Goulash is a rustic stew or soup made with beef and vegetables, and usually seasoned with paprika. Goulash originates in Hungary and in many variations it remains a popular recipe throughout Eastern Europe.
Goulash can also be made with veal, pork or lamb in addition to beef. But no matter what kind of meat is used, goulash is best prepared with tougher cuts of meat which become tender when cooked with slow, moist heat, a technique known as braising. These cuts of meat are also rich in collagen, which will convert to gelatin during braising and thicken the stew without adding flour or other thickeners.
Although it has many variations, goulash is a simple dish. While goulash ingredients can include parsnips, carrots or tomatoes, goulash can really be made from nothing but beef, onions, and paprika, although it's fairly typical to flavor goulash with caraway seeds and garlic.
01 of 09
This traditional one-pot meal can be made in a slow cooker. Beef chuck steak, onion, green pepper, tomato (a late addition to goulash), caraway seeds and red potatoes are braised with hot Hungarian paprika. It's served with traditional handmade Hungarian pinched noodles (csipetke).
02 of 09
This simple recipe for old-fashioned skillet goulash is delicious and quick to make. It uses shortcut ingredients like ground beef, condensed tomato soup and diced tomatoes with garlic. If you can't find diced tomatoes with garlic, add 2 cloves of minced garlic to the recipe. Cook the garlic with the ground beef and onions.
03 of 09
This goulash recipe incorporates slightly crushed caraway seeds to impart their characteristic orange peel and anise flavors. It calls for blanching and peeling fresh tomatoes, but you can substitute canned peeled whole tomatoes, which are generally an excellent substitution.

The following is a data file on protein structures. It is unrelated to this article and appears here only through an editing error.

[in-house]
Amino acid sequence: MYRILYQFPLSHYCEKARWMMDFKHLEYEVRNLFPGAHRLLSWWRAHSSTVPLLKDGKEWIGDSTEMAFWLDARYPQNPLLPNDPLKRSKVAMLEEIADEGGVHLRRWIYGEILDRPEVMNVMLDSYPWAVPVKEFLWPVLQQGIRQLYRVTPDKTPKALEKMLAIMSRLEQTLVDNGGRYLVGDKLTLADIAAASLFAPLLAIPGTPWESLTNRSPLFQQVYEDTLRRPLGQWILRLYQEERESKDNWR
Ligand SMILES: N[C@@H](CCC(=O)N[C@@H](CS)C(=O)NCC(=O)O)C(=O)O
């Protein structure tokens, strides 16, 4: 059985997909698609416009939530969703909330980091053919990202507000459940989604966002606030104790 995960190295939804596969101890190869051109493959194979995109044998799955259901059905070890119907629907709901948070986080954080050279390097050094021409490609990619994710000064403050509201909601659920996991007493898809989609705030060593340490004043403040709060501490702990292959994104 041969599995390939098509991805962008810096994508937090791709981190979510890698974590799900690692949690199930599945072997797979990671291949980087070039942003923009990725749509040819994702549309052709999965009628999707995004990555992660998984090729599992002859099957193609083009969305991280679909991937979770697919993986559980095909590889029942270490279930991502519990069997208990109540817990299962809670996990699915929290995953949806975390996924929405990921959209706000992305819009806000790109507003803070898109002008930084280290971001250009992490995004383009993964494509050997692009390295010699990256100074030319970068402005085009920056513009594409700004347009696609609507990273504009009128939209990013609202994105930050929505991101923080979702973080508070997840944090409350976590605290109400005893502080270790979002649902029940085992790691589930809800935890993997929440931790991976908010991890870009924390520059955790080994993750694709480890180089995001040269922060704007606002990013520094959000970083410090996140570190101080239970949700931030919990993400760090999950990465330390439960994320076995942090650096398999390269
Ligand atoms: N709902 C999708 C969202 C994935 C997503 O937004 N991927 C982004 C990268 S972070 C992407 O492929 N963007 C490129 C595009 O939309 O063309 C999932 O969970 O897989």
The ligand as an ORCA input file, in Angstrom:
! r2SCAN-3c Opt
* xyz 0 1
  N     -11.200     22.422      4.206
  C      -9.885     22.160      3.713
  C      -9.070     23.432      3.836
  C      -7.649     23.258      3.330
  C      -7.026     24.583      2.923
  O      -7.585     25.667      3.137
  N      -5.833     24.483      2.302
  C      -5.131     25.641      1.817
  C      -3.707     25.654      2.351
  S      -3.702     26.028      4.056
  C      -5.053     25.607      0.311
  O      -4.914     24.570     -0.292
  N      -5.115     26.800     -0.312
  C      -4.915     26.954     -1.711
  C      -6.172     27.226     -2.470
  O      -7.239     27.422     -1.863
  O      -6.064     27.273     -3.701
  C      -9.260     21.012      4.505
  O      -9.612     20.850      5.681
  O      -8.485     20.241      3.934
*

04 of 09
The secret to the popular "saftgulasch," the Viennese version of goulash made with lean beef and onions as main ingredients, is to use at least three-quarters of a pound of onions for every pound of beef. Something like beef round or sirloin, cut into thick chunks, would work well.Continue to 5 of 9 below.
05 of 09
This recipe for Hungarian goulash soup or gulyas leves (GOO-yahsh LEH-vesh) is hearty enough to be eaten as a main course with rye bread.
This soup benefits from a long, slow cook and is actually a goulash, which is a stew, to which more liquid has been added. Traditional gulyas leves is made with beef or veal.
06 of 09
This goulash recipe uses two types of Hungarian paprika, sweet and sharp, to achieve a mildly spicy stew. Adding sauerkraut and onions stretches the meat and tastes great. Szegediner goulash is a regular German potluck item. It's made with sauerkraut and sour cream, which is either simmered with the stew or stirred in at the last minute before serving over noodles or boiled potatoes.
07 of 09
Goulash is also quite popular and traditional in Italy's northeastern Alps region, a rustic, mountainous area that was long under Austrian rule (the town of Bolzano, in Italy's Sudtirol province, is ethnically German and was annexed by Italy only at the end of World War I). The Austrians, in turn, learned how to make this delicious stew from the Hungarians.
This hearty, comforting winter dish is delightful when served together with a steaming pot of creamy polenta.
08 of 09
This slow-cooker version of goulash is a real kitchen convenience, as well as a comfort on a cold day. This pork-based version is loaded with flavor, and the preparation is relatively easy. Quickly saute a few of your ingredients, toss in the rest, set your slow cooker, and come back to a hearty, warming meal. A little sour cream is the secret ingredient in the sauce and adds to the richness of the dish.Continue to 9 of 9 below.
09 of 09
This recipe uses sweet Hungarian paprika and a venison roast from the hindquarters. The cubed meat is marinated overnight, seared in oil, then braised for three hours. Carrots, mushrooms, and vegetables are added, along with cayenne pepper and black pepper for extra spice. It is served over polenta or can be served with mashed potatoes or noodles.